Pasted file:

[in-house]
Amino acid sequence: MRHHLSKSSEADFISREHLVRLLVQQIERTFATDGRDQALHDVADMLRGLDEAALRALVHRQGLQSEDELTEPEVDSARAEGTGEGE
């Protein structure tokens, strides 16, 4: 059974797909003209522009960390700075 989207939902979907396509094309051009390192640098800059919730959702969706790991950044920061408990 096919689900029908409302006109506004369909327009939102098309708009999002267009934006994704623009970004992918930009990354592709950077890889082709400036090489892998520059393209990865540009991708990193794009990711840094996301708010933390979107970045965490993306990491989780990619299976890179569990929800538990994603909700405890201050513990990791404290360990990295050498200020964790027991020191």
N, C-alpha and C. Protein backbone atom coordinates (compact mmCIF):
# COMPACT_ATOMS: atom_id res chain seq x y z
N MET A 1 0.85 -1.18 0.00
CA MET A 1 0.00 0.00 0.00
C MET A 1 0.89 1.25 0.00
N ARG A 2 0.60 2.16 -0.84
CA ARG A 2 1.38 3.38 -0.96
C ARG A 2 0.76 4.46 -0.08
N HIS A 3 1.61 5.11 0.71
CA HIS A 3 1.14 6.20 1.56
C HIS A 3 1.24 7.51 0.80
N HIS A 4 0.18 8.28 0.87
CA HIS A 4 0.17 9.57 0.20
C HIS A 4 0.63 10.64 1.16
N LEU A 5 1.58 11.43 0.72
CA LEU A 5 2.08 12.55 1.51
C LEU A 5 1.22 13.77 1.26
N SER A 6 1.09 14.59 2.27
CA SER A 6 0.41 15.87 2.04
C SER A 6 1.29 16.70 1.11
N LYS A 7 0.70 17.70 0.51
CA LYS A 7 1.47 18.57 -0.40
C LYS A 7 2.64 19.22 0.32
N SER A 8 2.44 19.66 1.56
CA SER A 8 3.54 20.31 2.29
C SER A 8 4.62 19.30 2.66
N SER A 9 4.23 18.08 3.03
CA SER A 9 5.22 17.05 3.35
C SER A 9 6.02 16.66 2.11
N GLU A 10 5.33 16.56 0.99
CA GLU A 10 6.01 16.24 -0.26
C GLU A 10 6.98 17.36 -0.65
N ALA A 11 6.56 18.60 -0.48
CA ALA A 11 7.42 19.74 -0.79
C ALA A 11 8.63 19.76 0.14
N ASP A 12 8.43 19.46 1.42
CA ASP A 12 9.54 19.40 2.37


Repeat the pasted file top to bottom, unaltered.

[in-house]
Amino acid sequence: MRHHLSKSSEADFISREHLVRLLVQQIERTFATDGRDQALHDVADMLRGLDEAALRALVHRQGLQSEDELTEPEVDSARAEGTGEGE
């Protein structure tokens, strides 16, 4: 059974797909003209522009960390700075 989207939902979907396509094309051009390192640098800059919730959702969706790991950044920061408990 096919689900029908409302006109506004369909327009939102098309708009999002267009934006994704623009970004992918930009990354592709950077890889082709400036090489892998520059393209990865540009991708990193794009990711840094996301708010933390979107970045965490993306990491989780990619299976890179569990929800538990994603909700405890201050513990990791404290360990990295050498200020964790027991020191």
N, C-alpha and C. Protein backbone atom coordinates (compact mmCIF):
# COMPACT_ATOMS: atom_id res chain seq x y z
N MET A 1 0.85 -1.18 0.00
CA MET A 1 0.00 0.00 0.00
C MET A 1 0.89 1.25 0.00
N ARG A 2 0.60 2.16 -0.84
CA ARG A 2 1.38 3.38 -0.96
C ARG A 2 0.76 4.46 -0.08
N HIS A 3 1.61 5.11 0.71
CA HIS A 3 1.14 6.20 1.56
C HIS A 3 1.24 7.51 0.80
N HIS A 4 0.18 8.28 0.87
CA HIS A 4 0.17 9.57 0.20
C HIS A 4 0.63 10.64 1.16
N LEU A 5 1.58 11.43 0.72
CA LEU A 5 2.08 12.55 1.51
C LEU A 5 1.22 13.77 1.26
N SER A 6 1.09 14.59 2.27
CA SER A 6 0.41 15.87 2.04
C SER A 6 1.29 16.70 1.11
N LYS A 7 0.70 17.70 0.51
CA LYS A 7 1.47 18.57 -0.40
C LYS A 7 2.64 19.22 0.32
N SER A 8 2.44 19.66 1.56
CA SER A 8 3.54 20.31 2.29
C SER A 8 4.62 19.30 2.66
N SER A 9 4.23 18.08 3.03
CA SER A 9 5.22 17.05 3.35
C SER A 9 6.02 16.66 2.11
N GLU A 10 5.33 16.56 0.99
CA GLU A 10 6.01 16.24 -0.26
C GLU A 10 6.98 17.36 -0.65
N ALA A 11 6.56 18.60 -0.48
CA ALA A 11 7.42 19.74 -0.79
C ALA A 11 8.63 19.76 0.14
N ASP A 12 8.43 19.46 1.42
CA ASP A 12 9.54 19.40 2.37